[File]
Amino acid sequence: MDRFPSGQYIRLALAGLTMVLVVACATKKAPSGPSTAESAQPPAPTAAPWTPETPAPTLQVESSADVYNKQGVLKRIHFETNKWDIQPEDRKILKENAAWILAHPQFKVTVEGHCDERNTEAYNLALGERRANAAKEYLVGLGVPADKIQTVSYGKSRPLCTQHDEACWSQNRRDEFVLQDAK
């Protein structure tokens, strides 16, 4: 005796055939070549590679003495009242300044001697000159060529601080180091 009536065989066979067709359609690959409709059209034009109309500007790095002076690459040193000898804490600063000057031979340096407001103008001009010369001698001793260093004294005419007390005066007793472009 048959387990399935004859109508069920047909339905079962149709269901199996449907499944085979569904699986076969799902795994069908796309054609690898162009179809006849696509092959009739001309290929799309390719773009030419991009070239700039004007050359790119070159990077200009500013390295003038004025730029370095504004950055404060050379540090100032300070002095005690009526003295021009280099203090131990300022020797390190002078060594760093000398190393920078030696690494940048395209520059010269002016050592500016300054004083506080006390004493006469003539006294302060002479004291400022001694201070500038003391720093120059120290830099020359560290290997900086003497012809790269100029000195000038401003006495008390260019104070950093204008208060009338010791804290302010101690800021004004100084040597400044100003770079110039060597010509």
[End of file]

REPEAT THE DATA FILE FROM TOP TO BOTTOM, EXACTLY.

Amino acid sequence: MDRFPSGQYIRLALAGLTMVLVVACATKKAPSGPSTAESAQPPAPTAAPWTPETPAPTLQVESSADVYNKQGVLKRIHFETNKWDIQPEDRKILKENAAWILAHPQFKVTVEGHCDERNTEAYNLALGERRANAAKEYLVGLGVPADKIQTVSYGKSRPLCTQHDEACWSQNRRDEFVLQDAK
């Protein structure tokens, strides 16, 4: 005796055939070549590679003495009242300044001697000159060529601080180091 009536065989066979067709359609690959409709059209034009109309500007790095002076690459040193000898804490600063000057031979340096407001103008001009010369001698001793260093004294005419007390005066007793472009 048959387990399935004859109508069920047909339905079962149709269901199996449907499944085979569904699986076969799902795994069908796309054609690898162009179809006849696509092959009739001309290929799309390719773009030419991009070239700039004007050359790119070159990077200009500013390295003038004025730029370095504004950055404060050379540090100032300070002095005690009526003295021009280099203090131990300022020797390190002078060594760093000398190393920078030696690494940048395209520059010269002016050592500016300054004083506080006390004493006469003539006294302060002479004291400022001694201070500038003391720093120059120290830099020359560290290997900086003497012809790269100029000195000038401003006495008390260019104070950093204008208060009338010791804290302010101690800021004004100084040597400044100003770079110039060597010509």